The goals of facial reconstruction are to restore your facial form and function to your normal state. Facial reconstruction includes repair of facial injuries, scar revision, and management of facial paralysis.
Scars occur as a part of the skin’s healing process following trauma or surgery. No matter how skilled your surgeon is, surgery will always leave a scar. Technically, scars are permanent. If you have a scar on an area of your body, you will always have a scar there. A scar becomes problematic when it is prominent- either raised, wide, discolored, or otherwise highly noticeable. Scar management is designed to improve the factors that make a scar disagreeable. If a scar is raised, we can lower it. If a scar is depressed, we can raise it. A widened scar can be narrowed. Depending on its location and orientation, we may choose to move or reorient a scar so it is less noticeable. Techniques for scar revision include use of steroids, dermabrasion, fillers, or surgery to thin or reorient a scar. A consultation with Dr. Schmidt will determine exactly what about a scar is bothersome and what techniques would work best to minimize a scar’s visibility.
Facial trauma includes any injury to the face. Facial lacerations can be disfiguring. Nasal fractures can disrupt your nasal aesthetics and function. Fractures to the rest of your facial skeleton can interfere with your ability to see, eat, and breathe. Facial lacerations can be easily managed in the office. With proper closure and wound care, most facial lacerations heal very satisfactorily. The nasal bones are the most commonly injured part of your body. Many nasal fractures heal well without any intervention. Surgery is reserved for fractures that deform your nose or affect your breathing. Surgical repair techniques for facial fractures are designed to restore the normal function and contour of the facial skeleton. The bones will be moved to their natural position. Usually, titanium plates are then used to hold the bones in place while healing occurs. The plates will stay in place for the rest of your life unless they cause problems. Problems are rare, but they include infection and plate exposure. Rarely, you may be able to feel the plates, but we do not consider this a problem unless they are visible.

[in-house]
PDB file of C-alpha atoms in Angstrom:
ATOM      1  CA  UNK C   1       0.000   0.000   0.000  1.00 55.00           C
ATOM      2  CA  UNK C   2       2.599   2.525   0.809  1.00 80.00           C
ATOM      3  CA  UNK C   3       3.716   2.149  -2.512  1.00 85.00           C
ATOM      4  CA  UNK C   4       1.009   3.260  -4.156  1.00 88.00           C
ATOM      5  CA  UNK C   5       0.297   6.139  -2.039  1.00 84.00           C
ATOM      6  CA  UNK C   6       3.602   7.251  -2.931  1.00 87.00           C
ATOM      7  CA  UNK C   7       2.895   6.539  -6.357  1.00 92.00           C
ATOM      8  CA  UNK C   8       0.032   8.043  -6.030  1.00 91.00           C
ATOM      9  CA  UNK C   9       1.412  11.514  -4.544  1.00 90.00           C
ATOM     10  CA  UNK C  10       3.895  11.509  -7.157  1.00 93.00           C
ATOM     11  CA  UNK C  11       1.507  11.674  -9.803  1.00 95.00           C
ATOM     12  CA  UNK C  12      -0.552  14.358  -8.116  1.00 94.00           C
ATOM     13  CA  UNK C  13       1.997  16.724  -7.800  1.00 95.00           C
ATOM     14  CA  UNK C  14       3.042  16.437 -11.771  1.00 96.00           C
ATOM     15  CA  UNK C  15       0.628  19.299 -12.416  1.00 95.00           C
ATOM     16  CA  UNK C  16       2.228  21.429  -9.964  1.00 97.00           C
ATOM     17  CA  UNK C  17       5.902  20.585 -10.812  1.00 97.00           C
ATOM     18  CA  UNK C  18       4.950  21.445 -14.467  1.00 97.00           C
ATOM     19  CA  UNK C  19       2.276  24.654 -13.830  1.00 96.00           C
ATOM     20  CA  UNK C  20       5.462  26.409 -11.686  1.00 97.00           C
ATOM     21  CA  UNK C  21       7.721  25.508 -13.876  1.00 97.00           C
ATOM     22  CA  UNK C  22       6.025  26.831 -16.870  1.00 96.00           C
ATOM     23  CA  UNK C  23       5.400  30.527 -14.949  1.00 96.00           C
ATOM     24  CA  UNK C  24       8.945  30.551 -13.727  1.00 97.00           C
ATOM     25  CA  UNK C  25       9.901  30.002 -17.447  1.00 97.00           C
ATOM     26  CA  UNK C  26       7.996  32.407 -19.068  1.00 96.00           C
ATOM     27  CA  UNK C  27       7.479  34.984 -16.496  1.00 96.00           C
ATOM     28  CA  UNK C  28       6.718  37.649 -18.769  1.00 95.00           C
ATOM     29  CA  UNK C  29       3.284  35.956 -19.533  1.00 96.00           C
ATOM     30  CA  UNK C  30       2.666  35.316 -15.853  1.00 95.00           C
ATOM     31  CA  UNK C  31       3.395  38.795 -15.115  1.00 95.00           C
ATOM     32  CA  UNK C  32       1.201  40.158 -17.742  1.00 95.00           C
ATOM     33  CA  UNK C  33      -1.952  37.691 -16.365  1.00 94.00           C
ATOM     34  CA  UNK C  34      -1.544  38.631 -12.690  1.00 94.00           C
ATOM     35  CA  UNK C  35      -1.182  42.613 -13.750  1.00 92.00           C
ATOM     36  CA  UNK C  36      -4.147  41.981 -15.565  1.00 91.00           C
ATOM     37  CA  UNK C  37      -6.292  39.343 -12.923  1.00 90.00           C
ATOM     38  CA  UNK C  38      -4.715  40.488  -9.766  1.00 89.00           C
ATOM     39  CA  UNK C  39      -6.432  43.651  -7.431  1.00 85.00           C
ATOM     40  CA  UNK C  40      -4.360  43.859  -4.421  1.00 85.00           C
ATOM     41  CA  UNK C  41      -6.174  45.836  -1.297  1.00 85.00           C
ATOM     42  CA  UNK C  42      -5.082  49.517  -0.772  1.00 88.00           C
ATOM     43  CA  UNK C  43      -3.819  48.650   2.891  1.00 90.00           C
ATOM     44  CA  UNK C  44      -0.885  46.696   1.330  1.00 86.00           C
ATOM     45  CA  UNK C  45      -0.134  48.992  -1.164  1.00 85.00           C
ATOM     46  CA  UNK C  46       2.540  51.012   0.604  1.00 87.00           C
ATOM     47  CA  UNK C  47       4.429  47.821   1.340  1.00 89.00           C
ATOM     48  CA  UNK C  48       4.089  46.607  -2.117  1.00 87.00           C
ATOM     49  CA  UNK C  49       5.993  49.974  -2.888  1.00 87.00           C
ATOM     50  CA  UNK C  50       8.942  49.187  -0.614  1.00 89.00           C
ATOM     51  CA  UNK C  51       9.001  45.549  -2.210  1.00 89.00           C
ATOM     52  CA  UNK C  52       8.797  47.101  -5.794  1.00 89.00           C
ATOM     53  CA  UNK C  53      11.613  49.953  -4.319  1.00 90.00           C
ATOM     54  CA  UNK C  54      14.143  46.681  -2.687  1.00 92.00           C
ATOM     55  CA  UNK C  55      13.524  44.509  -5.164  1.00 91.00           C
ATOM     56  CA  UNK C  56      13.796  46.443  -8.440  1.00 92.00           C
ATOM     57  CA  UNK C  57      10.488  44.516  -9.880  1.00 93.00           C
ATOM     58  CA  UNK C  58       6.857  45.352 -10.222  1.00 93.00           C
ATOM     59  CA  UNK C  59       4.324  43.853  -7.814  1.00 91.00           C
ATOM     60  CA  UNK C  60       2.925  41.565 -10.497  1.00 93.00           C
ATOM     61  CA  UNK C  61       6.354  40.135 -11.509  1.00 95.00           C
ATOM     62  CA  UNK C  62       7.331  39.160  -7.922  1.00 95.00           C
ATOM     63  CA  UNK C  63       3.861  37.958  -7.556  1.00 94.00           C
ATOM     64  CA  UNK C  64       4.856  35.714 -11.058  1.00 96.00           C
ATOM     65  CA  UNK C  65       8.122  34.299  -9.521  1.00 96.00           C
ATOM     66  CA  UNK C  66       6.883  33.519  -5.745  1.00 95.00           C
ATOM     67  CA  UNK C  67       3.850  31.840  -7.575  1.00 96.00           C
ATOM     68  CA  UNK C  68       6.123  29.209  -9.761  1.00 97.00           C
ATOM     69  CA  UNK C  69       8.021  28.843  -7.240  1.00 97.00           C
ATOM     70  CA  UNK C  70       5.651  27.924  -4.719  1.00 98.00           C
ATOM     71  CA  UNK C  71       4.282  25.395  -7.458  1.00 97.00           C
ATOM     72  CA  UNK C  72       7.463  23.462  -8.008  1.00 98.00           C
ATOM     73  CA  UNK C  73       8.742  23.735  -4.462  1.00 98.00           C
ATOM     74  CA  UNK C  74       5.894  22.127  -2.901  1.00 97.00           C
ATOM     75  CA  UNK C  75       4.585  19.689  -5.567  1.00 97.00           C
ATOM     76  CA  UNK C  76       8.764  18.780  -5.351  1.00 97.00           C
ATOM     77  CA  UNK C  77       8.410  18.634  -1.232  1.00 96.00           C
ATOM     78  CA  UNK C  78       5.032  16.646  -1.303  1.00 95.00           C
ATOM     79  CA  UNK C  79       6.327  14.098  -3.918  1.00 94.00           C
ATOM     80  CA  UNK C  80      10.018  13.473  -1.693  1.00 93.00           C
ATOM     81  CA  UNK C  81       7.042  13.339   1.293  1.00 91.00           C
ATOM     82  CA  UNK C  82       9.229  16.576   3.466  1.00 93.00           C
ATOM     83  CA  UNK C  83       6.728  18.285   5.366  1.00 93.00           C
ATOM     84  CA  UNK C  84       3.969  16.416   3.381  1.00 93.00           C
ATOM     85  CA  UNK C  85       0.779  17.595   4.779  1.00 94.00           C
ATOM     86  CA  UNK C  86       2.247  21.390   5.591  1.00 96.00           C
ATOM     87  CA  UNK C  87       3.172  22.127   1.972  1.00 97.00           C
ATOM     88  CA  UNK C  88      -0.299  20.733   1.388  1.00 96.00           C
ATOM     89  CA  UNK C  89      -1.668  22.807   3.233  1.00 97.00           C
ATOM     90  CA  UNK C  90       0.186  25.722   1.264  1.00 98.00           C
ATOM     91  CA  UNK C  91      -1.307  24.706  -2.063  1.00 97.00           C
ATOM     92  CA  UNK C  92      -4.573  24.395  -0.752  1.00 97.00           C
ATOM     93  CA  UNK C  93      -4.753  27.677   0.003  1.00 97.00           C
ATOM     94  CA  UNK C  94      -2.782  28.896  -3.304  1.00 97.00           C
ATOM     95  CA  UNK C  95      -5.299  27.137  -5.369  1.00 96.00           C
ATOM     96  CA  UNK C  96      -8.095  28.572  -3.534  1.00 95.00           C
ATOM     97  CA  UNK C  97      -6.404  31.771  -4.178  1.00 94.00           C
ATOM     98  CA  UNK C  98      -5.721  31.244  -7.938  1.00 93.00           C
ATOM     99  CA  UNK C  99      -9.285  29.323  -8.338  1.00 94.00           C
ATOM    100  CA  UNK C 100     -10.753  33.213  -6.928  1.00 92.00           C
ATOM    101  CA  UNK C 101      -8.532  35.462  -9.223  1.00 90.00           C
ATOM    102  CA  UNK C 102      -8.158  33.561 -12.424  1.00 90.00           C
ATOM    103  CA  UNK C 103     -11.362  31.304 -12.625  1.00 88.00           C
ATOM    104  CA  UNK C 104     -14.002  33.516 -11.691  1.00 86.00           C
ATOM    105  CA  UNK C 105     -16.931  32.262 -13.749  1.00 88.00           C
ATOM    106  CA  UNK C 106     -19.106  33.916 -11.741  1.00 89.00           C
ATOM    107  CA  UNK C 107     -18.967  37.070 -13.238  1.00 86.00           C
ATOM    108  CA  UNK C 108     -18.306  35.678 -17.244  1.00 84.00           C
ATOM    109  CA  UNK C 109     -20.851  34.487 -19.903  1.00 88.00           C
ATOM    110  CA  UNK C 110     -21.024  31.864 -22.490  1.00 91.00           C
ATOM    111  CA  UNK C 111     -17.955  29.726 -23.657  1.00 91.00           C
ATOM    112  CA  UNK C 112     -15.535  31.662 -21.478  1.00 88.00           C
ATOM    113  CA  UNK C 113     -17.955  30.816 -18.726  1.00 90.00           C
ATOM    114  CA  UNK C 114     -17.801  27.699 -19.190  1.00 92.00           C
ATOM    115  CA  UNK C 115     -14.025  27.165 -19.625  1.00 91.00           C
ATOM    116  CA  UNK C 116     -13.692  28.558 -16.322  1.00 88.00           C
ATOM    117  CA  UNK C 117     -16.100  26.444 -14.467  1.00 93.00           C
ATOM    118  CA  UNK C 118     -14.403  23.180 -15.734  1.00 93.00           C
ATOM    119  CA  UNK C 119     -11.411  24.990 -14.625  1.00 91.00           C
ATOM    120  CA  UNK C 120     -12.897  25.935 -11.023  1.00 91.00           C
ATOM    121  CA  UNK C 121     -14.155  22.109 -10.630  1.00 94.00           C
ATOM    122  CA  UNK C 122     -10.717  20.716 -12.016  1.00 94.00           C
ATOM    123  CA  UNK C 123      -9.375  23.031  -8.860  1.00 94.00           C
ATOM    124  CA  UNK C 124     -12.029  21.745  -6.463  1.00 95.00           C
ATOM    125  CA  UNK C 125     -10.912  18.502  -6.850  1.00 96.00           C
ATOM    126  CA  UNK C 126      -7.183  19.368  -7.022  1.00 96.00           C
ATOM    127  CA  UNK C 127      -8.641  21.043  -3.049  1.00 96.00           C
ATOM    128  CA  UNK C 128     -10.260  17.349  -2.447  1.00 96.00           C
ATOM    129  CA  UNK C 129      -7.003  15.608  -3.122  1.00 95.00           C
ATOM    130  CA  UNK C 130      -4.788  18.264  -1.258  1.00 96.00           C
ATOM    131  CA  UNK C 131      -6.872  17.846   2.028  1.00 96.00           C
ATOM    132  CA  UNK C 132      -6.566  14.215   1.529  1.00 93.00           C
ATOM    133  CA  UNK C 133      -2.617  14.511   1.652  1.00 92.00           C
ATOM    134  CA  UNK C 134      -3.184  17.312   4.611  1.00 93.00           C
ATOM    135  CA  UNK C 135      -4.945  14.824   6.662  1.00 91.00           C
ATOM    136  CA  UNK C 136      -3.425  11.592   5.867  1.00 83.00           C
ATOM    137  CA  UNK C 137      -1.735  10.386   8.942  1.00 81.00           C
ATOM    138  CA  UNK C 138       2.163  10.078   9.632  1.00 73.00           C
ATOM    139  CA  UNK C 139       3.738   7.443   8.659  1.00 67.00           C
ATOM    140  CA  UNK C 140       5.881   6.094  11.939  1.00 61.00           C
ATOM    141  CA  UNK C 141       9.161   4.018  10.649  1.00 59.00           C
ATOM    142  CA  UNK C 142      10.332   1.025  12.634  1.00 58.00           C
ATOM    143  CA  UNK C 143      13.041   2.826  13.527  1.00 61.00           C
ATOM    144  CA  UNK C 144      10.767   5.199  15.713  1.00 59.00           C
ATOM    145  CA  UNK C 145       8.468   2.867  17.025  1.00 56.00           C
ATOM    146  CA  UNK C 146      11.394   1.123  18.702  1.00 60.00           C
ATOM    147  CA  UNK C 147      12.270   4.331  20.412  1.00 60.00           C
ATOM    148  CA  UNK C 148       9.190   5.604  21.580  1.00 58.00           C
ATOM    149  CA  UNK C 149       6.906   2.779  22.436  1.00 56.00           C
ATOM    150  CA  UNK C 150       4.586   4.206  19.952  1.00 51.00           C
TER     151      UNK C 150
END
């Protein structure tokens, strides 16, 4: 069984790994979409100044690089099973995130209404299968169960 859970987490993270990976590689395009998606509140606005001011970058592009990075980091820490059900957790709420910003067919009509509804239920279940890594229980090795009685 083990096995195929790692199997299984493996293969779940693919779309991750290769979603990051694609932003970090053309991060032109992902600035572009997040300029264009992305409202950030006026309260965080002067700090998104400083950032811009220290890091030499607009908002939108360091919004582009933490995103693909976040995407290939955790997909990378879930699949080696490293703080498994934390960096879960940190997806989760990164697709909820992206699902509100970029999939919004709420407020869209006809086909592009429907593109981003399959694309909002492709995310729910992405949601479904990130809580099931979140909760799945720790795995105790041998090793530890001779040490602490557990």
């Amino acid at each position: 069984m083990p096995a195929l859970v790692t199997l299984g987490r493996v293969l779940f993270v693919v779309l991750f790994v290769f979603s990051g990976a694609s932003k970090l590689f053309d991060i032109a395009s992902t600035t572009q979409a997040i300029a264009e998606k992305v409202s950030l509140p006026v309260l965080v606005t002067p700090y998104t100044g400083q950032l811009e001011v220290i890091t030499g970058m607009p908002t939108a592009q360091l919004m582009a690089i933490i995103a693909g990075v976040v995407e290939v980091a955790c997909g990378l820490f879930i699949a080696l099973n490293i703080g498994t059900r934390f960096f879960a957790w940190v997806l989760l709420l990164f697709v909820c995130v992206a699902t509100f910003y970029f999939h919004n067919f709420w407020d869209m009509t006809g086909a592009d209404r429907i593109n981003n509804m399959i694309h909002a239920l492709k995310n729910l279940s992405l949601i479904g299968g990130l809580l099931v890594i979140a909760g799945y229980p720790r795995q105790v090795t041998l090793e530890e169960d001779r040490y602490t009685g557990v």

Dr. Schmidt also offers care patients with facial paralysis. Patients’ complaints vary from simple asymmetry to functional problems including inability to close their eye or loss of oral competence. Available treatments vary based on the cause of the paralysis, the length of time, and the types of problems that patients experience.